Vishnu Sharma, Founder & CEO, Efficacy Worldwide

Vishnu brings with himself a rich and diverse experience of over 25 years. He has led from the front at various global agencies and some of the largest media houses – the Head of agency at Arena (Havas Media) and Senior Vice President for Initiative being some of the noteworthy hats he has donned. He has added enormous value with his stints at the renowned publishing houses, having worked as the Head of Business Analytics at HT Media group, and the National Brand Head for the India Today group. He has seen the quantum shift in the media creators’ and consumers’ behaviours over the last two decades – and the fast-paced shift has helped him to learn, unlearn and relearn the ever-changing dynamics of media. His innate ability to decipher stories out of data and his deep-rooted understanding of the communications world have helped him build interesting anecdotes of brand transformations.


India has recently been gifted with several new icons and stars, who could make a brand shine by their presence. The recently held Tokyo Olympics 2020 have produced athletes who are now superstars thanks to their glorious wins. Brands have now made a beeline to get these champions to endorse their products. Endorsing brands is not a new concept in product marketing. And yet, the seasoned brand marketing industry has learnt a lesson in the recent past: it is about the loss that a brand incurs by following opportunism and a profiteering mindset — something that could be detrimental for their brands, however, the consumers remember these blips.

The case of two-time Indian Olympian PV Sindhu suing 20 companies that misused her brand identity for their profits is a case in point. At the time of Sindhu’s recent medal win at the Tokyo Olympic games, these companies had used Sindhu’s photos and posted their ads without her permission. Some even tagged her. Their ads conveyed congratulatory messages alongside subtle product marketing.

But what is Moment marketing?

It is clear from the above example that the companies and brands wanted to take mileage from Sindhu’s win. But what they missed is following the fundamentals of marketing – being ethical and responsible. Google ads define moment marketing as an approach to marketing that focuses on targeting your business to consumers at the moment it matters – when they’re already looking for you.”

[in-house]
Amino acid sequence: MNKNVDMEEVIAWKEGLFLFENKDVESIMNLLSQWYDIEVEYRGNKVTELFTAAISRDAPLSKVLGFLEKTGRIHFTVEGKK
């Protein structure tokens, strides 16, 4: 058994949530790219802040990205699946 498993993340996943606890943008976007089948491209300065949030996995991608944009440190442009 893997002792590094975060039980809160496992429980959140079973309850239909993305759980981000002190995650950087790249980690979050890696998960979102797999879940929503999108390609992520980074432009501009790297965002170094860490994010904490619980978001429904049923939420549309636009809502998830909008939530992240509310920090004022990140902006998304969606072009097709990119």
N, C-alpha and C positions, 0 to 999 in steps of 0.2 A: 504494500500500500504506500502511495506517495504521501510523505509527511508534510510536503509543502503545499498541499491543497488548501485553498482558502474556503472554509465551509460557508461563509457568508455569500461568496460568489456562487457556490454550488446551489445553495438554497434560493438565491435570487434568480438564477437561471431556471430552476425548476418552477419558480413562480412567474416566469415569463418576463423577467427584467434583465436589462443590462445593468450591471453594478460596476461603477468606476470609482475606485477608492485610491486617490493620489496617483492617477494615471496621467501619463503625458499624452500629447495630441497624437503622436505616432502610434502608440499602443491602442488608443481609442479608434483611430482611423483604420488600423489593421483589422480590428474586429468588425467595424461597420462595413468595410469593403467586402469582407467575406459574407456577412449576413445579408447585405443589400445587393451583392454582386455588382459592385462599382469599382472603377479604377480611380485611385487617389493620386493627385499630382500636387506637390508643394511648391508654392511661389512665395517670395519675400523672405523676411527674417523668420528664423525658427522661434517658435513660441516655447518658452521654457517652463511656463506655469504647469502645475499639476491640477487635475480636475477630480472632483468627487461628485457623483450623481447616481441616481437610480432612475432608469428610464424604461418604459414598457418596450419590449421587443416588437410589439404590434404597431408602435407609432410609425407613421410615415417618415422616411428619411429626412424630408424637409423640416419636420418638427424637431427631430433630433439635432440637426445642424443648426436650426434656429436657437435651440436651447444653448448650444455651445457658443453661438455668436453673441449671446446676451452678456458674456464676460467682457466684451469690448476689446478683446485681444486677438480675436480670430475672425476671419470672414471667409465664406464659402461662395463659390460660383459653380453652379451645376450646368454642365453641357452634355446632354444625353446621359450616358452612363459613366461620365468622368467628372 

Take, for example, the retirement of former Indian Cricket Captain, MS Dhoni. India’s iconic home-grown dairy brand, Amul time and again has been using Brand Dhoni to pay tribute to the cricket legend. On Dhoni’s retirement from the international circuit, Amul ads said, “O Mahi, O Rahi…Tu kahin na ruka haar ke! Amul: Captain of Butters!” Earlier, when Dhoni got his new haircut, Amul posted an ad saying, “Late cut, square cut & haircut.” Amul: No Mo’hawk, more butter.”

There are other brands too that successfully use moment marketing. One of the Industries that manufactures the iconic glue, is another such champion that has effectively narrated instances through its ads. When international football player removed one of the soft drink bottles from the podium during his press conference last year and replaced them with water bottles, shares of the soft drink brand were significantly affected. 

But message matters

Here, it is interesting to see is that these ads were posted in good humour and responsibly. Several other brands like Adidas, Nike, Amazon, Flipkart, Zomato etc continue to use moment marketing effectively. But there is a thin line between being responsible and being irresponsible. And the narrative that is in the ads says it all. Many fail to understand that it is the message that matters.

Is there a law on misuse?

The Advertising Standard Council of India (ASCI), prohibits such advertisements without permission from the person, firm or institution under reference. So what is ethically right? The answer is a tricky one. As marketers are under pressure to deliver and meet the expectations of the brand they work for, they compete with rivals for “share of voice”. Hence, while brands spend money on brand ambassadors and use their persona for their marketing, many who do this without permission and spend nothing, eat into their limelight for free. It is unethical. Hence, there is a need for legal intervention here.

How will this change the marketing space?

The time of authentic stories has already arrived. The 24×7 connectivity of the digital world can create an open forum for people to comment on the ad work within a few seconds or minutes. Hence, marketers need to be cautious while using moment marketing.

But marketing is vast, and there are many different options other than moment marketing alone. Going forward, while moment marketing will be a strong tool in the hands of marketers, it will still be a part of the overall marketing strategy, something that marketers need to understand. 

Marketing changes after reoccurring crises. Brands that work transparently and ethically will thrive through collapses, pandemics for sure. Covid-19 pandemic has given us reasons to reshape the existing marketing tools, ideas and content. Stories of human triumph, compassion, and creativity and innovation at work, win over pure marketing pitches. But this creativity being unfaithful to real stories. After all, everyone likes the subtle humour of the Amul girl!

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